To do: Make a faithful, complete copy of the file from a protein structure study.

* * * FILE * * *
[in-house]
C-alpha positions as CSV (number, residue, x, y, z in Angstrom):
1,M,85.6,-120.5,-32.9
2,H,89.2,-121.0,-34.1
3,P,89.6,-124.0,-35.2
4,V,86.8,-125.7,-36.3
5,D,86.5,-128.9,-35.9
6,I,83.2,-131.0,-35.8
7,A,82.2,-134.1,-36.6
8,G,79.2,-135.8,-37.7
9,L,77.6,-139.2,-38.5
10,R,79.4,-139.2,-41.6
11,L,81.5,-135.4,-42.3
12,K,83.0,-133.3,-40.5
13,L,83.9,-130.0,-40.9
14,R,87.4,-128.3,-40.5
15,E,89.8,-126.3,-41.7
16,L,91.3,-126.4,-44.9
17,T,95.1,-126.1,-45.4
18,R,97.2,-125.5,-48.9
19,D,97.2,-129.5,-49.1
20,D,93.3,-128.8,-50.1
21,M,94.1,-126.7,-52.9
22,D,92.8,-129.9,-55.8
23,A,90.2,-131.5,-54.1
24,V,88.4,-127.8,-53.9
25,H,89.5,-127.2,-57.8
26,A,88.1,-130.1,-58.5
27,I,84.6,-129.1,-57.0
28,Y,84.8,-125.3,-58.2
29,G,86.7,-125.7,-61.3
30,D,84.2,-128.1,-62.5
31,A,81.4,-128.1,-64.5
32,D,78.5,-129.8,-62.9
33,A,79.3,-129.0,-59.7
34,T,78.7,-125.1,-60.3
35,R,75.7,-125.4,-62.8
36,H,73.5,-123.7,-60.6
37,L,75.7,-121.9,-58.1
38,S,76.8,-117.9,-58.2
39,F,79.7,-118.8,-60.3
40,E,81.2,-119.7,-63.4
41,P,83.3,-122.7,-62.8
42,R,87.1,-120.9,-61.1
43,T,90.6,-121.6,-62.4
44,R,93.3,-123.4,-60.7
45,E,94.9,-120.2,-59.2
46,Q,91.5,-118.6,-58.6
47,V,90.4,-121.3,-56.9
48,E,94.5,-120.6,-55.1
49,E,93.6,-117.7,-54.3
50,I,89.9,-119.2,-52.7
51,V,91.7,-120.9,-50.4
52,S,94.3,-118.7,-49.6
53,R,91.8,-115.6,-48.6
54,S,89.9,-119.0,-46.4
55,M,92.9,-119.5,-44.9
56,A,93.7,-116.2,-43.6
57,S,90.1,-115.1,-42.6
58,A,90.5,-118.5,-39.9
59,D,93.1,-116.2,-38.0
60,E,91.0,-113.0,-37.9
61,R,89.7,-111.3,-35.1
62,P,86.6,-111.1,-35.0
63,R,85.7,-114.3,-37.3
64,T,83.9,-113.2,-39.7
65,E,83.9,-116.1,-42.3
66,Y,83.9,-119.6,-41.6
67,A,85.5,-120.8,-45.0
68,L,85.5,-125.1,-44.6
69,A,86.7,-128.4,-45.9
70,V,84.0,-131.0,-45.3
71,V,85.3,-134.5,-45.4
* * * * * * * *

[in-house]
C-alpha positions as CSV (number, residue, x, y, z in Angstrom):
1,M,85.6,-120.5,-32.9
2,H,89.2,-121.0,-34.1
3,P,89.6,-124.0,-35.2
4,V,86.8,-125.7,-36.3
5,D,86.5,-128.9,-35.9
6,I,83.2,-131.0,-35.8
7,A,82.2,-134.1,-36.6
8,G,79.2,-135.8,-37.7
9,L,77.6,-139.2,-38.5
10,R,79.4,-139.2,-41.6
11,L,81.5,-135.4,-42.3
12,K,83.0,-133.3,-40.5
13,L,83.9,-130.0,-40.9
14,R,87.4,-128.3,-40.5
15,E,89.8,-126.3,-41.7
16,L,91.3,-126.4,-44.9
17,T,95.1,-126.1,-45.4
18,R,97.2,-125.5,-48.9
19,D,97.2,-129.5,-49.1
20,D,93.3,-128.8,-50.1
21,M,94.1,-126.7,-52.9
22,D,92.8,-129.9,-55.8
23,A,90.2,-131.5,-54.1
24,V,88.4,-127.8,-53.9
25,H,89.5,-127.2,-57.8
26,A,88.1,-130.1,-58.5
27,I,84.6,-129.1,-57.0
28,Y,84.8,-125.3,-58.2
29,G,86.7,-125.7,-61.3
30,D,84.2,-128.1,-62.5
31,A,81.4,-128.1,-64.5
32,D,78.5,-129.8,-62.9
33,A,79.3,-129.0,-59.7
34,T,78.7,-125.1,-60.3
35,R,75.7,-125.4,-62.8
36,H,73.5,-123.7,-60.6
37,L,75.7,-121.9,-58.1
38,S,76.8,-117.9,-58.2
39,F,79.7,-118.8,-60.3
40,E,81.2,-119.7,-63.4
41,P,83.3,-122.7,-62.8
42,R,87.1,-120.9,-61.1
43,T,90.6,-121.6,-62.4
44,R,93.3,-123.4,-60.7
45,E,94.9,-120.2,-59.2
46,Q,91.5,-118.6,-58.6
47,V,90.4,-121.3,-56.9
48,E,94.5,-120.6,-55.1
49,E,93.6,-117.7,-54.3
50,I,89.9,-119.2,-52.7
51,V,91.7,-120.9,-50.4
52,S,94.3,-118.7,-49.6
53,R,91.8,-115.6,-48.6
54,S,89.9,-119.0,-46.4
55,M,92.9,-119.5,-44.9
56,A,93.7,-116.2,-43.6
57,S,90.1,-115.1,-42.6
58,A,90.5,-118.5,-39.9
59,D,93.1,-116.2,-38.0
60,E,91.0,-113.0,-37.9
61,R,89.7,-111.3,-35.1
62,P,86.6,-111.1,-35.0
63,R,85.7,-114.3,-37.3
64,T,83.9,-113.2,-39.7
65,E,83.9,-116.1,-42.3
66,Y,83.9,-119.6,-41.6
67,A,85.5,-120.8,-45.0
68,L,85.5,-125.1,-44.6
69,A,86.7,-128.4,-45.9
70,V,84.0,-131.0,-45.3
71,V,85.3,-134.5,-45.4